A prototypical experiment in cavity quantum electrodynamics involves controlling the light-matter interaction by tuning the frequency of a cavity mode in- and out-of resonance with the frequency of a quantum emitter,<sup>1-3</sup> while the field amplitude is generally unaltered. The opposite situation, where one perturbs the spatial pattern of a cavity mode without changing its frequency, has been considered only recently in a few works.<sup>4, 5</sup> Changing the amplitude of the field at the emitter's position has important applications, at it allows a real-time control of the light-matter coupling rate, and therefore a direct control of processes such as spontaneous emission and Rabi oscillations. In view of this large potential, in this paper we discuss general design principles that allow obtaining large variations of the electromagnetic field, without change of the frequency, upon an external perturbation of the cavity. We showcase the application of these rules to two photonic structures, a single Fabry-Perot cavity and a coupled three-cavity system. As showed by our analysis and by the examples provided, a small frequency spacing between the modes of the unperturbed cavity is an important requirement to obtain large field variations upon small perturbations. In this regard, a coupled-cavity system, where the frequency spacing is controlled by the interaction rates between the single cavities, constitutes the most promising system to achieve large modulations of the field amplitude.
Hybrid nanophotonic structures are structures that integrate different nanoscale platforms to harness light-matter interaction. We propose that combinations of plasmonic antennas inside modest-Q dielectric cavities can lead to very high Purcell factors, yielding plasmonic mode volumes at essentially cavity quality factors. The underlying physics is subtle: for instance, how plasmon antennas with large cross sections spoil or improve cavities and vice
versa, contains physics beyond perturbation theory, depending on interplays of back-action, and interferences. This is evident from the fact that the local density of states of hybrid systems shows the rich physics of Fano interferences. I will discuss recent scattering experiments performed on toroidal microcavities coupled to plasmon particle arrays that probe both cavity resonance shifts and particle polarizability changes illustrating these insights. Furthermore I will present our efforts to probe single plasmon antennas coupled to emitters and complex environments using scatterometry. An integral part of this approach is the recently developed measurement method of `k-space polarimetry’, a microscopy technique to completely classify the intensity and polarization state of light radiated by a single nano-object into any emission direction that is based on back focal plane imaging and Stokes polarimetry. I show benchmarks of this technique for the cases of scattering, fluorescence, and cathodoluminescence applied to directional surface plasmon polariton antennas.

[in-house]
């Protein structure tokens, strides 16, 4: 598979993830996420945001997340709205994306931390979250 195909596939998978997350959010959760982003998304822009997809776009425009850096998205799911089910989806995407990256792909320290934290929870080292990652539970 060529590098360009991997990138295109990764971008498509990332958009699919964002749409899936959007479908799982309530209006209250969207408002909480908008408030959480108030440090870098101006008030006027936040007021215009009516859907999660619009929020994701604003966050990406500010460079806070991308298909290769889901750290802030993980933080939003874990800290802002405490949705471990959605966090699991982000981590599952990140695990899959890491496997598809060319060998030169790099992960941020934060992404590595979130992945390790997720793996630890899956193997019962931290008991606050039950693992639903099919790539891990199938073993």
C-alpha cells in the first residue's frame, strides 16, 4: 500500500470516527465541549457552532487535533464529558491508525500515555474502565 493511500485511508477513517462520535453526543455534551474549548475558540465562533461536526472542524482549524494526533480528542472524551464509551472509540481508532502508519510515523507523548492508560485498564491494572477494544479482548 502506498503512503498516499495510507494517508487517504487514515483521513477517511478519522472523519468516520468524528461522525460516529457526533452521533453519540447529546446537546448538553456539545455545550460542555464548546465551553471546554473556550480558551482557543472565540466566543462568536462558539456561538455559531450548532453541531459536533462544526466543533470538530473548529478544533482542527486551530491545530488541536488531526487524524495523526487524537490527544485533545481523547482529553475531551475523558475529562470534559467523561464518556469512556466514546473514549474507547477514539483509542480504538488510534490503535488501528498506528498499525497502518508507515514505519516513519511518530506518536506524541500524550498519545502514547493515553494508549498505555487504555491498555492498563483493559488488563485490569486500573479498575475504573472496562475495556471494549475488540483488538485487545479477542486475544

Nanophotonic structures with narrow optical resonances, such as high-quality factor photonic crystal cavities, in principle enable spectral sensing with high resolution. This can also result in high-sensitivity displacement and/or acceleration sensing if a part of the cavity is compliant. However, the control of the resonance and its optical read-out are complex and usually not integrated with the sensing part. In this talk we will introduce a novel nano-opto-electromechanical system (NOEMS), where actuation, sensing and read-out are integrated in the same device. It consists of a double-membrane photonic crystal cavity, where the resonant wavelength is tuned by electrostatically controlling the separation between the membranes. The output current signal provides direct information about either the wavelength of the incident light or the cavity resonance. This nanophotonic sensing system can be employed to measure the spectrum of incident light, to determine the wavelength of a laser line with pm-range resolution, or equivalently to measure tiny displacements.
Conference Committee Involvement (4)
Quantum Nanophotonic Materials, Devices, and Systems 2020
23 August 2020 | San Diego, California, United States
Quantum Nanophotonic Materials, Devices, and Systems 2019
14 August 2019 | San Diego, California, United States
Quantum Nanophotonics 2018
20 August 2018 | San Diego, California, United States
7 August 2017 | San Diego, California, United States